Effective College Reading
I. Course Prefix/Number: EGL 110
Course Name: Effective College Reading
Credits: 3 (3 lecture; 0 lab)
III. Course (Catalog) Description
IV. Learning Objectives
b. To increase reading proficiency.
c. To facilitate student's ability to adapt reading style to content.
d. To accurately assess the student's reading profile.
e. To introduce the student to the reading process.
f. To provide the student with tools for development of critical thinking.
g. To promote the student's efficient use of college textbooks.
h. To further the student's vocabulary development.
i. To teach the student critical reading skills.
j. To offer various techniques for increasing rate and flexibility.
V. Academic Integrity
• plagiarism (turning in work not written by you, or lacking proper citation),
• falsification and fabrication (lying or distorting the truth),
• helping others to cheat,
• unauthorized changes on official documents,
• pretending to be someone else or having someone else pretend to be you,
• making or accepting bribes, special favors, or threats, and
• any other behavior that violates academic integrity.
There are serious consequences to violations of the academic integrity policy. Oakton's policies and procedures provide students a fair hearing if a complaint is made against you. If you are found to have violated the policy, the minimum penalty is failure on the assignment and, a disciplinary record will be established and kept on file in the office of the Vice President for Student Affairs for a period of 3 years.
Details of the Code of Academic Conduct can be found in the Student Handbook.
VI. Sequence of Topics
1. Degrees of Reading Power Test
2. Self evaluation of reading proficiency
3. Interview to determine student's conceptions of the reading process
B. The Reading Process (lecture/discussion)
1. The nature of reading
2. Alternative models of reading
3. Methods of improvement presupposed by various models
4. What the reader brings to the reading process
5. Techniques for identifying main idea and isolating details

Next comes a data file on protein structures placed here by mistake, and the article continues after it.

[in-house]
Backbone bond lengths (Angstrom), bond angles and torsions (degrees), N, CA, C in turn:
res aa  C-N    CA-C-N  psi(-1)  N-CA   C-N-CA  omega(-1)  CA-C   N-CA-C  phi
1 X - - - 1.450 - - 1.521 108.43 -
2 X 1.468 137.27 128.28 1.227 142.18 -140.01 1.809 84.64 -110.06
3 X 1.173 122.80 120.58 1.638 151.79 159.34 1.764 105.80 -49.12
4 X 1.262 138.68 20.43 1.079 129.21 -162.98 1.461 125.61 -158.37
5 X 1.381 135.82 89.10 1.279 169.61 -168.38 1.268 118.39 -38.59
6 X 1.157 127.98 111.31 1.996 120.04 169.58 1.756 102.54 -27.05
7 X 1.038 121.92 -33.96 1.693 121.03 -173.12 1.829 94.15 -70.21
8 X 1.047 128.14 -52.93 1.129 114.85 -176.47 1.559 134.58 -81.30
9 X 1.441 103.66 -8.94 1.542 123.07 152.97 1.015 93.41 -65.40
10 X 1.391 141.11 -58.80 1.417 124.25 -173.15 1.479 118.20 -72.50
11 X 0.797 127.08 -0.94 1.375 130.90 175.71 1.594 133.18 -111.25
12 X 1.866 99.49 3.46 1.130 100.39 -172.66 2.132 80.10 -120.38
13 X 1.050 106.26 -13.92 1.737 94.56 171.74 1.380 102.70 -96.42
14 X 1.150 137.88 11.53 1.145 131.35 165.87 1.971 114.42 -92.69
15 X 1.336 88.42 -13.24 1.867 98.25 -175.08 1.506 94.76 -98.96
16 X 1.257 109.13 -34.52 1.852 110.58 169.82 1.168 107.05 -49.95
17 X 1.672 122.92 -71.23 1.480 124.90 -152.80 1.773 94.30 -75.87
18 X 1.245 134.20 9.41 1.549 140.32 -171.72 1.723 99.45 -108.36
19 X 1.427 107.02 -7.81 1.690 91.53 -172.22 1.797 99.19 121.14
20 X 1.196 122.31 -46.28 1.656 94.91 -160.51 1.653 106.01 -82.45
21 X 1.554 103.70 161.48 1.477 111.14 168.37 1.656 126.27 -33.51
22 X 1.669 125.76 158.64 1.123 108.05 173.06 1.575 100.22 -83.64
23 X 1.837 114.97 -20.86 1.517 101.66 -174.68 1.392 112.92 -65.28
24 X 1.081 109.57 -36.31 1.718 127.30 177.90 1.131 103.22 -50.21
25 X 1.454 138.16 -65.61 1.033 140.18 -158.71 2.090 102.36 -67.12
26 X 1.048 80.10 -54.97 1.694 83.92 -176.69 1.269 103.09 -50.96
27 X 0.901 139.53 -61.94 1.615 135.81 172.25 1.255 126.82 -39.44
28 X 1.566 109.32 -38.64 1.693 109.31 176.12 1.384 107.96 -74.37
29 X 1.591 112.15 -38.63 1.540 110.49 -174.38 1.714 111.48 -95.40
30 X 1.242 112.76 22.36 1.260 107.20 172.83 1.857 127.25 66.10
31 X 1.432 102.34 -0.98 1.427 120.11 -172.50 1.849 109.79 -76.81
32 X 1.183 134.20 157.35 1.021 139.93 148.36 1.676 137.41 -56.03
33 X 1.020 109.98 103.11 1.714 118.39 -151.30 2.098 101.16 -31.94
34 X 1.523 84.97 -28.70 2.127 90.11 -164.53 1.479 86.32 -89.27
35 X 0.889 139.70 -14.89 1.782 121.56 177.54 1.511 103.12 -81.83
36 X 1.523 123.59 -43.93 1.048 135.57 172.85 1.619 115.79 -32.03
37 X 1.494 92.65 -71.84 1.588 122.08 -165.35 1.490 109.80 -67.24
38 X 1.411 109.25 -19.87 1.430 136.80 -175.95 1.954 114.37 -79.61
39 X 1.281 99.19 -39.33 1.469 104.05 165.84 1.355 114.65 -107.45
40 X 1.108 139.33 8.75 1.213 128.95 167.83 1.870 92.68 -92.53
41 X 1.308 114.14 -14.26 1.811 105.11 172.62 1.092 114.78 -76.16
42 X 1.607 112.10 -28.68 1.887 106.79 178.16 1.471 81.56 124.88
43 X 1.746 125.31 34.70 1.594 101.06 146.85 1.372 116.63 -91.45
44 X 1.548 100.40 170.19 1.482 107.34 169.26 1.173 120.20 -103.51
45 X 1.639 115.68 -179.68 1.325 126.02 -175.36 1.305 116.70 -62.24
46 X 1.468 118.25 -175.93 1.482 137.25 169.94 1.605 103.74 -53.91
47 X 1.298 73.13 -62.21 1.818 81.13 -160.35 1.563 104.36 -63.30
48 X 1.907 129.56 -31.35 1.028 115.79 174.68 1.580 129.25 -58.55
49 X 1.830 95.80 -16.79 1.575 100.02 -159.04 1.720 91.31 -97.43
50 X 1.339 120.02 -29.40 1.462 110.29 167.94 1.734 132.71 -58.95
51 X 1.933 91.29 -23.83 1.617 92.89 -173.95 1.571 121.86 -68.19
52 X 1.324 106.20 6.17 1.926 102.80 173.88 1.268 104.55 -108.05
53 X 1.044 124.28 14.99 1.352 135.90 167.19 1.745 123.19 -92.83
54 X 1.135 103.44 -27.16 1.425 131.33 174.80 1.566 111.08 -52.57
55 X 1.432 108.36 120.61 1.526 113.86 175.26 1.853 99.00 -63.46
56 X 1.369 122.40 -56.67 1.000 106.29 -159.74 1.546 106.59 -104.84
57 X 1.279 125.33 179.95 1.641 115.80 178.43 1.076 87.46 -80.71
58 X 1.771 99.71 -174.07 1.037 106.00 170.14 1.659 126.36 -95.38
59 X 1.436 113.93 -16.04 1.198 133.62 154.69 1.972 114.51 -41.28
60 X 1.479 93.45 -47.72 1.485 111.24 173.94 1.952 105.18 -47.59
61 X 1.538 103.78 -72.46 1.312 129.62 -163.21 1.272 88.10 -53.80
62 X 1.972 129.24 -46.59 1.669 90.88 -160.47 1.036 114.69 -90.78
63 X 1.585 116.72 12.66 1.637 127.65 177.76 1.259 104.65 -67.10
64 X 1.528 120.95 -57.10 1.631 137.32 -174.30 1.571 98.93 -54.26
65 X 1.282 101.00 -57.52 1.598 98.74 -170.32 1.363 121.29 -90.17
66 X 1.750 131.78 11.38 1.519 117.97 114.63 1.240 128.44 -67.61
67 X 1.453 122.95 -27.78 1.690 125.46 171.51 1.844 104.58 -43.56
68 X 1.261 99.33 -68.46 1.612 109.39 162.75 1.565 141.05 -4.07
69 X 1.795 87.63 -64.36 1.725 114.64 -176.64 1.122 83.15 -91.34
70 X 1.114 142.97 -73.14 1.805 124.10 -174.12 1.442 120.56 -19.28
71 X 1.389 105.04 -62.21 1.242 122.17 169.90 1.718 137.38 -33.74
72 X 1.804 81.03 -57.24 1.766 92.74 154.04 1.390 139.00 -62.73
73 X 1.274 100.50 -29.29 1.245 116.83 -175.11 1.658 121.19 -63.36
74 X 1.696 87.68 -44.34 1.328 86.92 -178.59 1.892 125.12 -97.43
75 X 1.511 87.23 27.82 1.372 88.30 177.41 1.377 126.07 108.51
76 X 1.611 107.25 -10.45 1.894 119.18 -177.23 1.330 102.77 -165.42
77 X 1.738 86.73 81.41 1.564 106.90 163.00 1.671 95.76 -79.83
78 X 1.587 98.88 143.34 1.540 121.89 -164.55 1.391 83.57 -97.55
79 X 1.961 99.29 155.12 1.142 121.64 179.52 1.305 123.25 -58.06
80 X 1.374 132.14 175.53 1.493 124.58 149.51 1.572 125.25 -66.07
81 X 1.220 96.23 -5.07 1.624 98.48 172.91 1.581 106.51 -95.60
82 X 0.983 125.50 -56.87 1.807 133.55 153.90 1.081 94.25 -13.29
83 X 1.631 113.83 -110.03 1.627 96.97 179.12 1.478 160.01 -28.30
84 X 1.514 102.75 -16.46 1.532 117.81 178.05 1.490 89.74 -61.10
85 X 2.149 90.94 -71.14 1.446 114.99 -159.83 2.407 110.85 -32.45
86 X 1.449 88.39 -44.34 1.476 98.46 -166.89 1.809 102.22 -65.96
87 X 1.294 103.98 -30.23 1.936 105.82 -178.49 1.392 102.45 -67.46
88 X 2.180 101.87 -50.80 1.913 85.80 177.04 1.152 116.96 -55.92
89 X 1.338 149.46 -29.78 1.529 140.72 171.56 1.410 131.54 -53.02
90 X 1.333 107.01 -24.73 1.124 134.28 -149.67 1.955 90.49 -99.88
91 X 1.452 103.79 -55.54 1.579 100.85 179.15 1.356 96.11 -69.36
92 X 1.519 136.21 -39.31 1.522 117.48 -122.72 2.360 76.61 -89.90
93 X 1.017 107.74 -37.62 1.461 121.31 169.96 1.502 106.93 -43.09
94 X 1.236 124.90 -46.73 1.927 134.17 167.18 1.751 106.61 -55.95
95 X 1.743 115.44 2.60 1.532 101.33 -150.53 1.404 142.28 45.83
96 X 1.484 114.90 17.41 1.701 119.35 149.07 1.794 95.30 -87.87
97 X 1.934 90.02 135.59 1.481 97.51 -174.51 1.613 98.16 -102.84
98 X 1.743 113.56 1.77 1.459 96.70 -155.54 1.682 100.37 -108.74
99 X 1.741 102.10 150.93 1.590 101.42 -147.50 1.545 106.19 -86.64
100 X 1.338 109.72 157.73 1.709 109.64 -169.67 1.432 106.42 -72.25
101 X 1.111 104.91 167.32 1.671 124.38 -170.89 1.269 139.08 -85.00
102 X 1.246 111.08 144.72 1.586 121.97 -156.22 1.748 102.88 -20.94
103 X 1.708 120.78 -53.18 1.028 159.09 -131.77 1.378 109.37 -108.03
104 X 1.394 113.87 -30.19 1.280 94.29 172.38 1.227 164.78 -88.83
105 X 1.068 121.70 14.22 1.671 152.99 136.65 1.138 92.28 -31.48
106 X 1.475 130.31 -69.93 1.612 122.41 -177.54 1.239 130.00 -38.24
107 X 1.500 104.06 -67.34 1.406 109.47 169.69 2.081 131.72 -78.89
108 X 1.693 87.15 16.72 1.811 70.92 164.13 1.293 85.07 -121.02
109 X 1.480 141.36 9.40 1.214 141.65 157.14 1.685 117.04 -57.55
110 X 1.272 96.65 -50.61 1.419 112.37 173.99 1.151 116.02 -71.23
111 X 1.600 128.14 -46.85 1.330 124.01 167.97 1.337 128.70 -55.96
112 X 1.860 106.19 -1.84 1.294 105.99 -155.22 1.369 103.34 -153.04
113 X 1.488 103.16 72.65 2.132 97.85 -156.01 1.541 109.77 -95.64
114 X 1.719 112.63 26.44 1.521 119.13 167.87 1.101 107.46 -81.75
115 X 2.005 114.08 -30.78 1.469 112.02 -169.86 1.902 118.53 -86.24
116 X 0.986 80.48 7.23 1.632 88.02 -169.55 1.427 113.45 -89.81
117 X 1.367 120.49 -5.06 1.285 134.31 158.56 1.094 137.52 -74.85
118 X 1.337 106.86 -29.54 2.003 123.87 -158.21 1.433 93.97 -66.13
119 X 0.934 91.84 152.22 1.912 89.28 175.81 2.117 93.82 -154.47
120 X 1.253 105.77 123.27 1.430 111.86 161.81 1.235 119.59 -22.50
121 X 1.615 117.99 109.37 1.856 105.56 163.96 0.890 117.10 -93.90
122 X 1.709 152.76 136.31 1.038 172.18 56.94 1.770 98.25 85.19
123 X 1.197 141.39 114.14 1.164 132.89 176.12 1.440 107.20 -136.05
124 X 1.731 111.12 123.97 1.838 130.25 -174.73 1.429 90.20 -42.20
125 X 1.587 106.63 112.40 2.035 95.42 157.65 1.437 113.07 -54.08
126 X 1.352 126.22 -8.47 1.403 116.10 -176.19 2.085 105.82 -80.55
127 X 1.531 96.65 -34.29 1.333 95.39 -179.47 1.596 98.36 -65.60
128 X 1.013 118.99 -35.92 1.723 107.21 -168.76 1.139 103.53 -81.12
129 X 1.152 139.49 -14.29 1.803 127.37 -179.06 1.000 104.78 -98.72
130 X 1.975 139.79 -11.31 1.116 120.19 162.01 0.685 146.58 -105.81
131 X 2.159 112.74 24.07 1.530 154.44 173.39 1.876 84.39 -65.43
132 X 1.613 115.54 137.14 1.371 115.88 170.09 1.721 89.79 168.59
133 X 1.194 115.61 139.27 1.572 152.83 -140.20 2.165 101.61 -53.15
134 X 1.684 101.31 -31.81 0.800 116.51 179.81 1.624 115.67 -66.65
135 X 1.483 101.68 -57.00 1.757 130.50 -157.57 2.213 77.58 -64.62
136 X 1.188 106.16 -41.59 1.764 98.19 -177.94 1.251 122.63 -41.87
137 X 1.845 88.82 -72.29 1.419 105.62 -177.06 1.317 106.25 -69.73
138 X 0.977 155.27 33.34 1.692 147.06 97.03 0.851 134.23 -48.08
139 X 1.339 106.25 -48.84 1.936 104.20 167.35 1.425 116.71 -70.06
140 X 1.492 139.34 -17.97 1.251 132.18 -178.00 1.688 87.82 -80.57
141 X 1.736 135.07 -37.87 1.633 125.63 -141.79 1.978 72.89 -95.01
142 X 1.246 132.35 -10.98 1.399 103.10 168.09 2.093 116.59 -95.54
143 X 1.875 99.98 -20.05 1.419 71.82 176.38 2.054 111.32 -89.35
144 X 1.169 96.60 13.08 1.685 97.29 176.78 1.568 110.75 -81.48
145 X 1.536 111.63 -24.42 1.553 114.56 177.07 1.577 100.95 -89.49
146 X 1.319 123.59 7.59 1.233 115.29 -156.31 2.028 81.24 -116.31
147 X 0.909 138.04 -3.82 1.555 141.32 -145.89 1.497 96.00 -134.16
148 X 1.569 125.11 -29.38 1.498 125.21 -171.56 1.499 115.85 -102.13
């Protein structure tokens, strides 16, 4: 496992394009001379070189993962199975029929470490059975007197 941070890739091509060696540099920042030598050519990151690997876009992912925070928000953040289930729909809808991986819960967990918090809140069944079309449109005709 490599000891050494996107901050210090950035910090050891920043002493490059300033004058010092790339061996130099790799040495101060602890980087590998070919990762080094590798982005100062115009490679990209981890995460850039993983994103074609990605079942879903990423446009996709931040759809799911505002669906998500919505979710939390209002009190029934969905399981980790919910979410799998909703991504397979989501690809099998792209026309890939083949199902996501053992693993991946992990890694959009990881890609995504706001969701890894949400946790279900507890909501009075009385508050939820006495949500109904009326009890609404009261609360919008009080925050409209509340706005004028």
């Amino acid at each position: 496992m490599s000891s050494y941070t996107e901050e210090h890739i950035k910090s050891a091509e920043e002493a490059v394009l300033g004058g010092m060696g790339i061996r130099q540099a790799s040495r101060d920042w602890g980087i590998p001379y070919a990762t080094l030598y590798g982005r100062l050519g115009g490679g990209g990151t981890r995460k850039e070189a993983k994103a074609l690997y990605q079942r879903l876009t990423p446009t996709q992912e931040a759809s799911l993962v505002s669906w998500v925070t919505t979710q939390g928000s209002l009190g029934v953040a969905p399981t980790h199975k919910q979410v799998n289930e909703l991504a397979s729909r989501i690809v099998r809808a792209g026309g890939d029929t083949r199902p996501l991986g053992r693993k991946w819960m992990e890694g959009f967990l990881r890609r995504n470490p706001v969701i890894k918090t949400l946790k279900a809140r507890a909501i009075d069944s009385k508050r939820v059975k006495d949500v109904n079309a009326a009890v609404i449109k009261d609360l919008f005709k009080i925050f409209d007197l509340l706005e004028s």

C. Critical Thinking (lecture/discussion/practice)
1. The nature of critical thinking
2. Self evaluation of individual's mode of critical thinking
3. Inductive/deductive reasoning
4. Relationship between critical thinking and effective critical reading
D. Comprehension of College Textbooks (lecture/discussion/practice)
1. The reader's purpose
2. Questions which precede reading
3. Student's prior knowledge of subject
4. Author's organizational plan
5. Outlines and summaries
E. Vocabulary Development
1. Structural analysis
2. Contextual analysis
4. Dictionary skills
F. Critical Reading
1. Author's point of view
2. Author's tone and intent
3. Objectivity/subjectivity of author and reader
4. Fact and opinion
G. Rate and Flexibility (lecture/discussion/practice)
1. Factors which limit reading speed
2. Skimming and scanning
3. Modes of style for reading different material
4. Techniques for increasing reading speed
VII. Methods of Instruction
Course may be taught as face-to-face, media-based, hybrid or online course.
VIII. Course Practices Required
IX. Instructional Materials
A. See listing for suggested textbooks.
B. Lab Materials.
X. Methods of Evaluating Student Progress
Interview with student.
Daily class evaluation checks.
XI. Other Course Information
-for whatever information/procedures the instructor holds the students accountable.
If you have a documented learning, psychological, or physical disability you may be entitled to reasonable academic accommodations or services. To request accommodations or services, contact the Access and Disability Resource Center at the Des Plaines or Skokie campus. All students are expected to fulfill essential course requirements. The College will not waive any essential skill or requirement of a course or degree program.